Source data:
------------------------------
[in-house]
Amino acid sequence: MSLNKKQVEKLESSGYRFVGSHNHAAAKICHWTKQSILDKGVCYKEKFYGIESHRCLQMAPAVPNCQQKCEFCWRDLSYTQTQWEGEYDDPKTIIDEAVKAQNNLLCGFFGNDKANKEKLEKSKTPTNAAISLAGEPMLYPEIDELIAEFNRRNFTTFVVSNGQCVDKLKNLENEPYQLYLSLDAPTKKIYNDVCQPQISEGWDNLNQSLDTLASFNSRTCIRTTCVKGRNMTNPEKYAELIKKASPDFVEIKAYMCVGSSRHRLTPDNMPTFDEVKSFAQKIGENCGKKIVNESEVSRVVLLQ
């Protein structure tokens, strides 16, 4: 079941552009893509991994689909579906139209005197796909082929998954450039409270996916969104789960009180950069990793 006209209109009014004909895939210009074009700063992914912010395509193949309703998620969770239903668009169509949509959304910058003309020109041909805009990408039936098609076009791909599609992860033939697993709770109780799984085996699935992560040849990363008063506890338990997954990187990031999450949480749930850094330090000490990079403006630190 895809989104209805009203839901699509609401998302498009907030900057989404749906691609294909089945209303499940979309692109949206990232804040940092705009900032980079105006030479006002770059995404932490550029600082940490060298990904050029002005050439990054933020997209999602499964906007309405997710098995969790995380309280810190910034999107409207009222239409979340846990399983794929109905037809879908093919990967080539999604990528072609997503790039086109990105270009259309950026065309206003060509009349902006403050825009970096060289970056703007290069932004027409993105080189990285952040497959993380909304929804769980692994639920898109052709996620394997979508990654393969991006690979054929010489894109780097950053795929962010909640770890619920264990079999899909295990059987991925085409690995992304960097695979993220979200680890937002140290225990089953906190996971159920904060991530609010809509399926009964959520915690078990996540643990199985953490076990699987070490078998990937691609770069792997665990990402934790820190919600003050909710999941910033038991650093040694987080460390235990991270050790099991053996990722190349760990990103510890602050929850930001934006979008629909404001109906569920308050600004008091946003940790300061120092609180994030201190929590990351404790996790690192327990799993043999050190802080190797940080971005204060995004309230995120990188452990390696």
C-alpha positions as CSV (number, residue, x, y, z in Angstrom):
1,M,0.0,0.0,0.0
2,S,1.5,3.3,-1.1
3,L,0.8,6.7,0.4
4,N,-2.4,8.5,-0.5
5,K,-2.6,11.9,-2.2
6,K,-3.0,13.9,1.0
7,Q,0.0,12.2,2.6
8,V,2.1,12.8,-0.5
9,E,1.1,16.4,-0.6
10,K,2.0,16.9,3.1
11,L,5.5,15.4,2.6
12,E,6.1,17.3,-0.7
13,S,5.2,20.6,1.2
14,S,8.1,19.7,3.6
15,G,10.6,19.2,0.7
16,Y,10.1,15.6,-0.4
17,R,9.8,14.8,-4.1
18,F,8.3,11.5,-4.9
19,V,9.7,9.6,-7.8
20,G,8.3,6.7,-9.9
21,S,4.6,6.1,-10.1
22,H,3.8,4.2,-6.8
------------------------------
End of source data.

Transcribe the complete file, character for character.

[in-house]
Amino acid sequence: MSLNKKQVEKLESSGYRFVGSHNHAAAKICHWTKQSILDKGVCYKEKFYGIESHRCLQMAPAVPNCQQKCEFCWRDLSYTQTQWEGEYDDPKTIIDEAVKAQNNLLCGFFGNDKANKEKLEKSKTPTNAAISLAGEPMLYPEIDELIAEFNRRNFTTFVVSNGQCVDKLKNLENEPYQLYLSLDAPTKKIYNDVCQPQISEGWDNLNQSLDTLASFNSRTCIRTTCVKGRNMTNPEKYAELIKKASPDFVEIKAYMCVGSSRHRLTPDNMPTFDEVKSFAQKIGENCGKKIVNESEVSRVVLLQ
């Protein structure tokens, strides 16, 4: 079941552009893509991994689909579906139209005197796909082929998954450039409270996916969104789960009180950069990793 006209209109009014004909895939210009074009700063992914912010395509193949309703998620969770239903668009169509949509959304910058003309020109041909805009990408039936098609076009791909599609992860033939697993709770109780799984085996699935992560040849990363008063506890338990997954990187990031999450949480749930850094330090000490990079403006630190 895809989104209805009203839901699509609401998302498009907030900057989404749906691609294909089945209303499940979309692109949206990232804040940092705009900032980079105006030479006002770059995404932490550029600082940490060298990904050029002005050439990054933020997209999602499964906007309405997710098995969790995380309280810190910034999107409207009222239409979340846990399983794929109905037809879908093919990967080539999604990528072609997503790039086109990105270009259309950026065309206003060509009349902006403050825009970096060289970056703007290069932004027409993105080189990285952040497959993380909304929804769980692994639920898109052709996620394997979508990654393969991006690979054929010489894109780097950053795929962010909640770890619920264990079999899909295990059987991925085409690995992304960097695979993220979200680890937002140290225990089953906190996971159920904060991530609010809509399926009964959520915690078990996540643990199985953490076990699987070490078998990937691609770069792997665990990402934790820190919600003050909710999941910033038991650093040694987080460390235990991270050790099991053996990722190349760990990103510890602050929850930001934006979008629909404001109906569920308050600004008091946003940790300061120092609180994030201190929590990351404790996790690192327990799993043999050190802080190797940080971005204060995004309230995120990188452990390696």
C-alpha positions as CSV (number, residue, x, y, z in Angstrom):
1,M,0.0,0.0,0.0
2,S,1.5,3.3,-1.1
3,L,0.8,6.7,0.4
4,N,-2.4,8.5,-0.5
5,K,-2.6,11.9,-2.2
6,K,-3.0,13.9,1.0
7,Q,0.0,12.2,2.6
8,V,2.1,12.8,-0.5
9,E,1.1,16.4,-0.6
10,K,2.0,16.9,3.1
11,L,5.5,15.4,2.6
12,E,6.1,17.3,-0.7
13,S,5.2,20.6,1.2
14,S,8.1,19.7,3.6
15,G,10.6,19.2,0.7
16,Y,10.1,15.6,-0.4
17,R,9.8,14.8,-4.1
18,F,8.3,11.5,-4.9
19,V,9.7,9.6,-7.8
20,G,8.3,6.7,-9.9
21,S,4.6,6.1,-10.1
22,H,3.8,4.2,-6.8